Associate Professor of Political Science
Kroc Institute for International Peace Studies
University of Notre Dame
Reconciliation: An Ethic for a Policy of Peacebuilding
Daniel Philpott pursues interests in international relations and political philosophy. His current research revolves around the topic of reconciliation. In particular, he is looking at transitional justice, the question of how societies address past injustices, seeking to balance truth, justice, reconciliation, and stability. Currently, he is on sabbatical as a Faculty Fellow at the Center for Ethics at Harvard University, where he is writing a book on the subject. He is also collaborating on a major study of global religion and politics based at Harvard University, focusing on religion's impact on democratization, transitional justice, and violence. A Senior Associate at the International Center for Religion and Diplomacy, he travels regularly to Kashmir, where he trains leaders in faith-based diplomacy, an activist dimension of his scholarly interests. His first book, published in 2001, is Revolutions in Sovereignty: How Ideas Shaped Modern International Relations (Princeton University Press), a historical account of how new ideas about justice and legitimate authority fashioned the global sovereign states system. Reflecting his interests in political theory and ethics and international relations, he has also written on the morality of self-determination and on religious freedom as an end of American foreign policy. He has published articles in World Politics, Ethics, Political Studies, The Journal of International Affairs, and The National Interest, and has held fellowships at Harvard University, Princeton University, and the Erasmus Institute at Notre Dame.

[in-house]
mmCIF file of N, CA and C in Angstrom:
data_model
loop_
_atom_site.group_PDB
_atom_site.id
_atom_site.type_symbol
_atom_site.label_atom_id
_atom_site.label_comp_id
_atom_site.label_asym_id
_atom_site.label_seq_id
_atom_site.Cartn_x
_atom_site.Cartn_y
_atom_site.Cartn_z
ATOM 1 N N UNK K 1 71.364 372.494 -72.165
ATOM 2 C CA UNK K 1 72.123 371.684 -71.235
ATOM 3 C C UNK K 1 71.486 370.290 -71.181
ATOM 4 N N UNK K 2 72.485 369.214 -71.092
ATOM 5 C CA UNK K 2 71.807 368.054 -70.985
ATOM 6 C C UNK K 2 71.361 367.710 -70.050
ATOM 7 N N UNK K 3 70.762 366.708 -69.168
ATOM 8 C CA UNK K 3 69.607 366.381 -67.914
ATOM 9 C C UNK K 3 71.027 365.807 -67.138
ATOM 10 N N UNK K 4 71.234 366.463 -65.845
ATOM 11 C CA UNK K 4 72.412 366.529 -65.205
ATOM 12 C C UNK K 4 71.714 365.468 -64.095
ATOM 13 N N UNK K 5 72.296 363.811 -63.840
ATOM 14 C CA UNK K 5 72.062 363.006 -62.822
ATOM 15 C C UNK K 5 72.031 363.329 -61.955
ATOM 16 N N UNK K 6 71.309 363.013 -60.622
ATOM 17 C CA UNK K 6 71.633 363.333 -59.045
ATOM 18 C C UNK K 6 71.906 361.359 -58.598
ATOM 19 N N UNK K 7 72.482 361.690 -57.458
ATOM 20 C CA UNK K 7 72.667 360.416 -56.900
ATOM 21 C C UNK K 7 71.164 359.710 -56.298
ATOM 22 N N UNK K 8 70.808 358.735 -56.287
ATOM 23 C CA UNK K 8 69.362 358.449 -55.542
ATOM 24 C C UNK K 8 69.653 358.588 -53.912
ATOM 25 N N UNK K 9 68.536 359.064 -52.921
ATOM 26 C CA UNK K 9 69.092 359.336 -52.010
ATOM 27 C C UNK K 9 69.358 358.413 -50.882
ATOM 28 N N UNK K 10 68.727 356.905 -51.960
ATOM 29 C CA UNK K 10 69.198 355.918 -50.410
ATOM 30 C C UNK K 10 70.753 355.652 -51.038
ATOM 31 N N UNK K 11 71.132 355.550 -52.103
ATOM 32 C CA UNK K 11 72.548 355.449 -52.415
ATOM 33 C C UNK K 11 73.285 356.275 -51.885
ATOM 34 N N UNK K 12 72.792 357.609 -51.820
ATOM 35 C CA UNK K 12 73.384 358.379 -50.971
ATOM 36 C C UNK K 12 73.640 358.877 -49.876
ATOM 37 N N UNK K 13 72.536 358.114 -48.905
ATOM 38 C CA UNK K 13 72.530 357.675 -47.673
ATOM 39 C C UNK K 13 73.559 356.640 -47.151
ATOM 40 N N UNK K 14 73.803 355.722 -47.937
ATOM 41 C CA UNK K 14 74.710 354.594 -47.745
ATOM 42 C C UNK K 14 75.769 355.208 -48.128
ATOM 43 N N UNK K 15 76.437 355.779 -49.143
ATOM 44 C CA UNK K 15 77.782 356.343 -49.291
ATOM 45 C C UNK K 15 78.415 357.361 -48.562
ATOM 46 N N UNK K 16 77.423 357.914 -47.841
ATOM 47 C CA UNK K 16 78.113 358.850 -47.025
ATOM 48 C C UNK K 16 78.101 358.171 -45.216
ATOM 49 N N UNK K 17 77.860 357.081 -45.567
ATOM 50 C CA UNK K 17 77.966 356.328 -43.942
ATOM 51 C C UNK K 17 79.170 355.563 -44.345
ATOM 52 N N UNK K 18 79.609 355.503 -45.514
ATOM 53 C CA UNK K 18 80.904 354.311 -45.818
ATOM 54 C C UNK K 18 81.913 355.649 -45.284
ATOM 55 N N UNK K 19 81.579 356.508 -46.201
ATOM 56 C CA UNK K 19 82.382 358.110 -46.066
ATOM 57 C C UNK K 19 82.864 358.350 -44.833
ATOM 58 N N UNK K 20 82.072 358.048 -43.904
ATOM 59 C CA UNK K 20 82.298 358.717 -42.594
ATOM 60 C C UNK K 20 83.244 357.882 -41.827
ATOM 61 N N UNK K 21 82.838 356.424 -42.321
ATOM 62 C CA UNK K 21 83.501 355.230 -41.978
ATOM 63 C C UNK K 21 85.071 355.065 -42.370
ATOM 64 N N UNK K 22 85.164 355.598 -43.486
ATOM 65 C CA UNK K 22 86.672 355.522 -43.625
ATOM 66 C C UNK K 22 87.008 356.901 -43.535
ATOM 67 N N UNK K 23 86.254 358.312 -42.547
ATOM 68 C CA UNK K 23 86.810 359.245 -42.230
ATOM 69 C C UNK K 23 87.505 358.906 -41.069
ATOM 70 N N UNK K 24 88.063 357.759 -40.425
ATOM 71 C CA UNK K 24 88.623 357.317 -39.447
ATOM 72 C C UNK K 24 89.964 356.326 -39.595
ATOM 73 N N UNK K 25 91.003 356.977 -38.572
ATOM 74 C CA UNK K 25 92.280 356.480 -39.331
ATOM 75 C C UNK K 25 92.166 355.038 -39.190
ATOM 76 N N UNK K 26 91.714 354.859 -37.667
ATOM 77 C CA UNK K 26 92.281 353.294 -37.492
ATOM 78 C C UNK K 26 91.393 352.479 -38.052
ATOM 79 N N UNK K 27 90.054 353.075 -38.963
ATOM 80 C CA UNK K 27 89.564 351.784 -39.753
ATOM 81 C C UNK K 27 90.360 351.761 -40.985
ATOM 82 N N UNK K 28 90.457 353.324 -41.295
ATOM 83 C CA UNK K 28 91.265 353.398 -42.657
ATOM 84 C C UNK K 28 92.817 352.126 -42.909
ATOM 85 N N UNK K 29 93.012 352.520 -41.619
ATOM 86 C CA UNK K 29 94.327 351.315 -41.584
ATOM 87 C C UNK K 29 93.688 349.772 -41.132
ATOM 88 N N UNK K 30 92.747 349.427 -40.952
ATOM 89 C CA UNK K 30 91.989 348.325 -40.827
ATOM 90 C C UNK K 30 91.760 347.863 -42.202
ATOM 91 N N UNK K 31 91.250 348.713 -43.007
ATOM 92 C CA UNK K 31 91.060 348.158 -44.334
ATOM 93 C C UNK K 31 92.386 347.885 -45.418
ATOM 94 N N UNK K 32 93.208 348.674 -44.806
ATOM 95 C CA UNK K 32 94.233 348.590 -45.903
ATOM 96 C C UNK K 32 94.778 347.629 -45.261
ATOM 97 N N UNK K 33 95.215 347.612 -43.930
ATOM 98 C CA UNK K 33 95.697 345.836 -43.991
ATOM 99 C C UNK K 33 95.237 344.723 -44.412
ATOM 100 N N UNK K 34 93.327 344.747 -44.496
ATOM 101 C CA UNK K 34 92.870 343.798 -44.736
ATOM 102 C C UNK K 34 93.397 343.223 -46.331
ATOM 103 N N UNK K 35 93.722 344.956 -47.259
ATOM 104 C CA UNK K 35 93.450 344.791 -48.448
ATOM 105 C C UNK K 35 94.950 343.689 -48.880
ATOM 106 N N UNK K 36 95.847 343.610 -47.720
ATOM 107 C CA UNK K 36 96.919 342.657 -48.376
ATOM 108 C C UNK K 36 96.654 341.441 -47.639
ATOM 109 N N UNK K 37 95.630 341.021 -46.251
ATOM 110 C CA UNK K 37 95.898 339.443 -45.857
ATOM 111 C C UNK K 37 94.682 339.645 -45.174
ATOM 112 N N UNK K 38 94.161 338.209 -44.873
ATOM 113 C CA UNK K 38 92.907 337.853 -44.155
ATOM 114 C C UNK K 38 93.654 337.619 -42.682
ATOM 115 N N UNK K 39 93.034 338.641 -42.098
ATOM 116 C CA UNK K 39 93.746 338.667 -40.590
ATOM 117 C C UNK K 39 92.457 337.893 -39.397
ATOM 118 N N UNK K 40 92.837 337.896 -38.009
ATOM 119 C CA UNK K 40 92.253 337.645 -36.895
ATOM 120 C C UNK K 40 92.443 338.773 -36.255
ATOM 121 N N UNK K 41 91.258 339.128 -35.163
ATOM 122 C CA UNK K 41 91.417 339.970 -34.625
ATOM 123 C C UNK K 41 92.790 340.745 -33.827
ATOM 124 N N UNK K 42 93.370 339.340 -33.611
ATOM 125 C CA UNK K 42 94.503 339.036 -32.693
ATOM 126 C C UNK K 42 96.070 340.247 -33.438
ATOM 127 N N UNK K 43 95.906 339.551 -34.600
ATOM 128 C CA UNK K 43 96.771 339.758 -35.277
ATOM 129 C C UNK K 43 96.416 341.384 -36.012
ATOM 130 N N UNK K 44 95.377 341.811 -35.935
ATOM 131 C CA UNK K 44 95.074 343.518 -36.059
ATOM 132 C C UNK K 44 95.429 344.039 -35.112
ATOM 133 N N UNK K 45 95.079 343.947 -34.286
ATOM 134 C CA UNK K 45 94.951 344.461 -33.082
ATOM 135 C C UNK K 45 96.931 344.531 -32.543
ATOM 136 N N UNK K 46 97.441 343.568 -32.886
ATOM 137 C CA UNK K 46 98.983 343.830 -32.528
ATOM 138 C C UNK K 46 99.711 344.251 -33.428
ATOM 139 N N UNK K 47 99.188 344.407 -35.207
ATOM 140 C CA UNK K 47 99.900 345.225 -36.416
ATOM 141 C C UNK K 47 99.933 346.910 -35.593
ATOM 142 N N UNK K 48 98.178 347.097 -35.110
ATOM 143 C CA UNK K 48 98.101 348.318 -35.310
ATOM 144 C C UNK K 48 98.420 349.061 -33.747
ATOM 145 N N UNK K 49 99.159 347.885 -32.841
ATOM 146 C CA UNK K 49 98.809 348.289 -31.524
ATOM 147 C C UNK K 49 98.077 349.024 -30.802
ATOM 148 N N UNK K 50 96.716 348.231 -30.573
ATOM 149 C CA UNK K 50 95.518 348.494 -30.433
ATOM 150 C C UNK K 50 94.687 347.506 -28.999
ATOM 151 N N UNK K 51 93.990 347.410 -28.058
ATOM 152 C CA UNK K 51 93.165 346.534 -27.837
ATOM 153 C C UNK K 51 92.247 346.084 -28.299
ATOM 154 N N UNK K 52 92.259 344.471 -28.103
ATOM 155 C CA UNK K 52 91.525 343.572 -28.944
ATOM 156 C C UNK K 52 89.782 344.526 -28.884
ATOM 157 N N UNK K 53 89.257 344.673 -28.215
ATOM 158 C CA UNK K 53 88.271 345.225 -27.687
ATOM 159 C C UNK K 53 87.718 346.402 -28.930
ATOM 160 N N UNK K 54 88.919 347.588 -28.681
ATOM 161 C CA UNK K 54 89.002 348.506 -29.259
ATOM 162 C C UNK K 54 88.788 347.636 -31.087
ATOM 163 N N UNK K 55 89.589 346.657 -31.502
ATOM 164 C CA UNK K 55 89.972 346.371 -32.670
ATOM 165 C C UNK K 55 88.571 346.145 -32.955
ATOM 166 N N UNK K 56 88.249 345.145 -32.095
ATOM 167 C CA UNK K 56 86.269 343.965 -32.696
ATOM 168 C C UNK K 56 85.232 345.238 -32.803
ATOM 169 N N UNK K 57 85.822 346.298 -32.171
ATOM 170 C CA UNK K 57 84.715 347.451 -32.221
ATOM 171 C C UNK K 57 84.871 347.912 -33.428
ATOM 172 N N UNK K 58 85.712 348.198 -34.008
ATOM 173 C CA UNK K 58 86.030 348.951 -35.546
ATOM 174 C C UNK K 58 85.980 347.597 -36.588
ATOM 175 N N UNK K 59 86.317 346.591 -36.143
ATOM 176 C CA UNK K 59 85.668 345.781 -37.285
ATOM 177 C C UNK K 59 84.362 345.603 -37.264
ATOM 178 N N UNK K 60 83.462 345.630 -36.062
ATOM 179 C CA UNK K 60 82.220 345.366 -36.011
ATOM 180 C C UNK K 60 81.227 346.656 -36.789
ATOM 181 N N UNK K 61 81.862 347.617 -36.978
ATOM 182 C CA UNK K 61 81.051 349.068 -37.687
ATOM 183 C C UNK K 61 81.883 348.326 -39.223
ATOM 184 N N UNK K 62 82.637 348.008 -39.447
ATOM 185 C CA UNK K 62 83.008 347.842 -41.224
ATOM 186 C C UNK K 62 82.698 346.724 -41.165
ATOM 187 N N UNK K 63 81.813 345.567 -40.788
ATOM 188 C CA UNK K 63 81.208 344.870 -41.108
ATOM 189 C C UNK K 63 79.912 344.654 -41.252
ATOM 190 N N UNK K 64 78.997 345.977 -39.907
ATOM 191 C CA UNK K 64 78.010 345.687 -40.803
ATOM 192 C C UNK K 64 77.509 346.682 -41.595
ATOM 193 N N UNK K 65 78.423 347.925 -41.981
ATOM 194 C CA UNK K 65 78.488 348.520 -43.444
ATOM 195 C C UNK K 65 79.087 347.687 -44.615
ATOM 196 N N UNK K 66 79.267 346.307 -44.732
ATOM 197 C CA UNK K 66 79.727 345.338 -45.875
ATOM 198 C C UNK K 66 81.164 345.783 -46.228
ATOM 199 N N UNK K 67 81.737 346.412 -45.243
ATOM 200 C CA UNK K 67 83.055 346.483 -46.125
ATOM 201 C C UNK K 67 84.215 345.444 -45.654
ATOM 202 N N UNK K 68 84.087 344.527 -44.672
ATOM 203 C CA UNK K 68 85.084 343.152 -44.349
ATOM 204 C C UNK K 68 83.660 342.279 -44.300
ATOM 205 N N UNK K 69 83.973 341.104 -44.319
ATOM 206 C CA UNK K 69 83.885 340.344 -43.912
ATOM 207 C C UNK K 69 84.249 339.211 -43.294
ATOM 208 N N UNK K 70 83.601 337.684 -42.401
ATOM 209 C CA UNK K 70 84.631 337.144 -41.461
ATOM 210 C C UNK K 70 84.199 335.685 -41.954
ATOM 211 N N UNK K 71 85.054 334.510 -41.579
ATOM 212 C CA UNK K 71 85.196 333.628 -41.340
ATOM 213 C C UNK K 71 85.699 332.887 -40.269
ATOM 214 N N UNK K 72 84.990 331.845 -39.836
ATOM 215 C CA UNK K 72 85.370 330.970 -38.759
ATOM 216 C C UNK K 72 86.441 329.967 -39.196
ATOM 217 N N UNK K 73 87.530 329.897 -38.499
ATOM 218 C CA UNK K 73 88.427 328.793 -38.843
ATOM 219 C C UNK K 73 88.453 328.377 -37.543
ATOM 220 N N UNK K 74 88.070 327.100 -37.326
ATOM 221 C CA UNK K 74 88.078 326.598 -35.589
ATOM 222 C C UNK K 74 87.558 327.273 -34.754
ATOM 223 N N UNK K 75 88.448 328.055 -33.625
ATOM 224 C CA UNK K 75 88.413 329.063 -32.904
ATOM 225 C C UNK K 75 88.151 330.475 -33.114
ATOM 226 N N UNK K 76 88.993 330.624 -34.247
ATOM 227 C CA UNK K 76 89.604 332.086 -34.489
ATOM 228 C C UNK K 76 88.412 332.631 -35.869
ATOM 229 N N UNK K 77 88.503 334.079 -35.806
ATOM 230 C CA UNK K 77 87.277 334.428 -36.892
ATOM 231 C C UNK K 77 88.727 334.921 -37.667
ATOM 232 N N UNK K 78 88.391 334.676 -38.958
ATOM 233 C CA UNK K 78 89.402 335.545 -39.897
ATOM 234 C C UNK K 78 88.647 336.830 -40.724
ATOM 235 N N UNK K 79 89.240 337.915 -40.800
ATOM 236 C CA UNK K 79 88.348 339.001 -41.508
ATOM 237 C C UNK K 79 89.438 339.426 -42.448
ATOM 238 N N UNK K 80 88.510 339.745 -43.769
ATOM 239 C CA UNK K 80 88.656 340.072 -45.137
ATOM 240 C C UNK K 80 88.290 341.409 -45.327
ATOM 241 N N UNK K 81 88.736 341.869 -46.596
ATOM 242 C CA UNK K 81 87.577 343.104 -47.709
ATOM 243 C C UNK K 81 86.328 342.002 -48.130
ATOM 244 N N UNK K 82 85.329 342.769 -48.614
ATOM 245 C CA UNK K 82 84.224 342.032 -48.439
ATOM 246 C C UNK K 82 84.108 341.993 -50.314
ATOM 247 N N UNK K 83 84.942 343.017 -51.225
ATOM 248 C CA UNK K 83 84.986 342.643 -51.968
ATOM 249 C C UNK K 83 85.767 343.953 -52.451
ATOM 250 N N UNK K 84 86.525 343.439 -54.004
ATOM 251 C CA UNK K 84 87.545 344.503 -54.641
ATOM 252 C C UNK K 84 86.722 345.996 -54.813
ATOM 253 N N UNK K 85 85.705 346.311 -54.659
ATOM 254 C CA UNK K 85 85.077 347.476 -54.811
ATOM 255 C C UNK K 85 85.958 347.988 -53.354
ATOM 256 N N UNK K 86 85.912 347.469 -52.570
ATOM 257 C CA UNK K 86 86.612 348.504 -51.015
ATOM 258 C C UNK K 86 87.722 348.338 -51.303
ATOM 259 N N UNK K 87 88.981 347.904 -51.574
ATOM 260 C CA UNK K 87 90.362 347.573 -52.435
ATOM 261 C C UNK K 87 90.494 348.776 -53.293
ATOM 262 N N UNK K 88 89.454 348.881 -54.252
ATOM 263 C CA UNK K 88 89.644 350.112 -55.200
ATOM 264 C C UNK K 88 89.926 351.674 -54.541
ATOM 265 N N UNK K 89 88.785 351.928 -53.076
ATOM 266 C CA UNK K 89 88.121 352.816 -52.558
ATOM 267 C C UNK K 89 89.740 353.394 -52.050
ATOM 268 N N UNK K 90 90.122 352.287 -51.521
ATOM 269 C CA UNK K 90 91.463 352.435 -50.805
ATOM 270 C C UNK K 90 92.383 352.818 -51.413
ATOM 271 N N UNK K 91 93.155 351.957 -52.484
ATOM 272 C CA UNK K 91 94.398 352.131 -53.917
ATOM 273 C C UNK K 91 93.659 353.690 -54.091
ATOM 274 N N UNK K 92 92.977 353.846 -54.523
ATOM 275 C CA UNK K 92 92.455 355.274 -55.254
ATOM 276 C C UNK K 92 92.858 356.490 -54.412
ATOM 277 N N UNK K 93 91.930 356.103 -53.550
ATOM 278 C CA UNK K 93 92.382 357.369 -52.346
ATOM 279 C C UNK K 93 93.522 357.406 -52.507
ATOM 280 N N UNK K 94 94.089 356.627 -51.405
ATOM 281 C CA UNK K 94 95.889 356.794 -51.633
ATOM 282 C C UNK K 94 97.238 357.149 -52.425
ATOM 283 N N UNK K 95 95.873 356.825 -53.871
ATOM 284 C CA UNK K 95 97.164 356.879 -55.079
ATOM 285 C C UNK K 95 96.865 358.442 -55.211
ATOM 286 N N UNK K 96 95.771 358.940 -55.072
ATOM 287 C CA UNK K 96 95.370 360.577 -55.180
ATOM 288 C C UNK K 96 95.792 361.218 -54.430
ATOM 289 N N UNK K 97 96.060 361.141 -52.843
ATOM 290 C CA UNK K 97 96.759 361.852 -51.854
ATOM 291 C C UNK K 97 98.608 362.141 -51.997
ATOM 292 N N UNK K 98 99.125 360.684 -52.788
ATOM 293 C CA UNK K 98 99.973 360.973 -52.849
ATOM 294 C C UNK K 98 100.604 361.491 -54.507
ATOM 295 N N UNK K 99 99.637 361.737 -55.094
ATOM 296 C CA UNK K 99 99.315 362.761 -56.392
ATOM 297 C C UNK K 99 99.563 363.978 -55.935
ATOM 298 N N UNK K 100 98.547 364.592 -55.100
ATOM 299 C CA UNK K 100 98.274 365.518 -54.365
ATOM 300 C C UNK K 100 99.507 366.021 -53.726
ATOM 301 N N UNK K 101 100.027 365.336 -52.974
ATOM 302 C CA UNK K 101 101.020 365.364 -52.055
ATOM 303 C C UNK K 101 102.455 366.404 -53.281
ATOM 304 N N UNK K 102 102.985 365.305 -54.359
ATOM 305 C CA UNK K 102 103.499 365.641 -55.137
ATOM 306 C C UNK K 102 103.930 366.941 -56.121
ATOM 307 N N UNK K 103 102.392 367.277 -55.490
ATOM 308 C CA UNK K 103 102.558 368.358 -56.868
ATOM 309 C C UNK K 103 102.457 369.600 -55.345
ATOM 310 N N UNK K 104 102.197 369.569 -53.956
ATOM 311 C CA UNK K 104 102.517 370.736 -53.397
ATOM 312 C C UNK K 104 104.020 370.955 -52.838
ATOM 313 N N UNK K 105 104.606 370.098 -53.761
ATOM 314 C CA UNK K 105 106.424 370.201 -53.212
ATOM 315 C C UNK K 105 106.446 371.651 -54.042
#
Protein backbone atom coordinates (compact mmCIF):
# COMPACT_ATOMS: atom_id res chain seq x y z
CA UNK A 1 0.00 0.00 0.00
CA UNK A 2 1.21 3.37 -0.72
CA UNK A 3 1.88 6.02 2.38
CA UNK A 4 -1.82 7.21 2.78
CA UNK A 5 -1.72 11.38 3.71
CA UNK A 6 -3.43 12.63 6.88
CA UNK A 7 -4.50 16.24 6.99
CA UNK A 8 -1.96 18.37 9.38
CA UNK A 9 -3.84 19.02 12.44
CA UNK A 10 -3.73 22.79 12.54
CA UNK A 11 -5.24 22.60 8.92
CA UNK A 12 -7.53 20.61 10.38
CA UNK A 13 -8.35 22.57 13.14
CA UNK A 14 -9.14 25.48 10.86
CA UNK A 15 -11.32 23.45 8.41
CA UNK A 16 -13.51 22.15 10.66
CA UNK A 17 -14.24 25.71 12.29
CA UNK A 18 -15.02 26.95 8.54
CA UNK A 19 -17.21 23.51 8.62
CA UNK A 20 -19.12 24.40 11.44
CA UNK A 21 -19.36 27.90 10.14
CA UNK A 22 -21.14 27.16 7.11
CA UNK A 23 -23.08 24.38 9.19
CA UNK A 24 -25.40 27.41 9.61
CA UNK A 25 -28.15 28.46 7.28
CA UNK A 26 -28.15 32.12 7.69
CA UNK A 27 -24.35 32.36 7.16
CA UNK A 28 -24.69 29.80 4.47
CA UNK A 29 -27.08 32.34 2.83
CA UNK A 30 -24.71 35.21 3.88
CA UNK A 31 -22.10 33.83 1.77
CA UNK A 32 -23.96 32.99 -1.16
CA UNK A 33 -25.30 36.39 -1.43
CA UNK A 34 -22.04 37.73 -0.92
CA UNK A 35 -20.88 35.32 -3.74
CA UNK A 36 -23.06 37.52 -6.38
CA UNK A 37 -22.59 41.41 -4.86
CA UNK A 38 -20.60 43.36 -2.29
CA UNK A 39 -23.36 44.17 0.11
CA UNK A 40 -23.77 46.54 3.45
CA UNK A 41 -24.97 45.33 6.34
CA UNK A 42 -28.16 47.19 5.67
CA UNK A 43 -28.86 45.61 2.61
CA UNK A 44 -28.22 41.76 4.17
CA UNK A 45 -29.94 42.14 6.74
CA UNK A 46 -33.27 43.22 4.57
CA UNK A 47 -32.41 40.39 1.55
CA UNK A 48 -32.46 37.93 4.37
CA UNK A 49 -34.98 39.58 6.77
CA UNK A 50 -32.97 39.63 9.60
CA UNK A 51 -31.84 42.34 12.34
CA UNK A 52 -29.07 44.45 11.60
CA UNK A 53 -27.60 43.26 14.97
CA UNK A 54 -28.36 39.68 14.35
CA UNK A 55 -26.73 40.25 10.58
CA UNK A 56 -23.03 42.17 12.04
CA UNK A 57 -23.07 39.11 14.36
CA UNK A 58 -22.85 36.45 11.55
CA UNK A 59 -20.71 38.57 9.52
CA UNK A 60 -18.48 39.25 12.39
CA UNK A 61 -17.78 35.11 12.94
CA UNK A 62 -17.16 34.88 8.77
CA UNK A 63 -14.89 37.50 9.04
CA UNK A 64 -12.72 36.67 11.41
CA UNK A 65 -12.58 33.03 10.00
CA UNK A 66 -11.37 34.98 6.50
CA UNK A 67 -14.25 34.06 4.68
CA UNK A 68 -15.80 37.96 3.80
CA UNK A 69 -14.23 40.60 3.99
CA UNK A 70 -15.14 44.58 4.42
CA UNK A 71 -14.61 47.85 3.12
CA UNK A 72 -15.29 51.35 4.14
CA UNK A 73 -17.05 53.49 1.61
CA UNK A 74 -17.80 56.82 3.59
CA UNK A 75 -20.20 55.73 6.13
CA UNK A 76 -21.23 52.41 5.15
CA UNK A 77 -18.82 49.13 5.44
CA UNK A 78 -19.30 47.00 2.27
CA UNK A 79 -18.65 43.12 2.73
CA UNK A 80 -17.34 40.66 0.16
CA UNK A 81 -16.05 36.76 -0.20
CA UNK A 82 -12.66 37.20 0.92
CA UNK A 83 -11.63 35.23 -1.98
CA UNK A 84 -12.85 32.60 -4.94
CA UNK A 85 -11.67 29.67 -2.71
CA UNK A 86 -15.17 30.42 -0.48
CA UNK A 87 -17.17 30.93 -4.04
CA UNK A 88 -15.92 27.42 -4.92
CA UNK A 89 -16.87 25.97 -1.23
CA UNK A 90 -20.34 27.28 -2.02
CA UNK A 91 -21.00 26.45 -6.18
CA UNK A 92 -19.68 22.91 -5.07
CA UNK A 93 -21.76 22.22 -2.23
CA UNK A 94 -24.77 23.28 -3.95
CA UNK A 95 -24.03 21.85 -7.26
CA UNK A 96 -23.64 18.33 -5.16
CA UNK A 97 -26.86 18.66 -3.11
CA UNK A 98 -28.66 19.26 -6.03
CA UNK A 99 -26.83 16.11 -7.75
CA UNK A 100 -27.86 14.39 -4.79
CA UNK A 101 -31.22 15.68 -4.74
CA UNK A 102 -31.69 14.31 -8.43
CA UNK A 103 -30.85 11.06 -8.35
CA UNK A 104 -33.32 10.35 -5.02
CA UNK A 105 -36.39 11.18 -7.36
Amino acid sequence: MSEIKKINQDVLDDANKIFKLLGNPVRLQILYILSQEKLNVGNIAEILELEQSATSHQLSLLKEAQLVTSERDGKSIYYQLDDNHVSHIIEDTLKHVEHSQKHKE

Abstract: Reconciliation: An Ethic for a Policy of Peacebuilding
Since the end of the Cold War, U.S. foreign policy has encountered its thorniest troubles in its efforts to build peace in societies sundered by conflict--a dilemma far more difficult than military victory itself. Yet, Christian ethicists, including just war theorists, have offered no systematic ethic for how to address past political evils in order to establish a more just future regime. Holding promise for such an ethic is a concept that comes from the crux of the Christian tradition and now resurfaces in political transitions and their surrounding conversations all over the globe: reconciliation. In my paper, I will seek to outline the central features of an ethic of reconciliation and offer some insights for its application to U.S. foreign policy. Theologically, though it echoes the just war tradition in drawing from natural law, its central source is God's own atoning action, from which it derives a restorative ethic whose key virtue is mercy, classically understood as the will to assist one in grief or distress. It is then translated into six practices for political orders: acknowledgment, reparations, restorative punishment, apology, forgiveness, and building just institutions. What results is a conception of justice that includes but exceeds traditional concerns of justice like accountability and the restoration of human rights. Were it incorporated into American foreign policy, reconciliation would result in a far more restorative approach towards countries whose political future American tries to influence and in greater cooperation with other organizations who themselves proffer a restorative approach.
Reconciliation: An Ethic for a Policy of Peacebuilding
Peacebuilding and Foreign Policy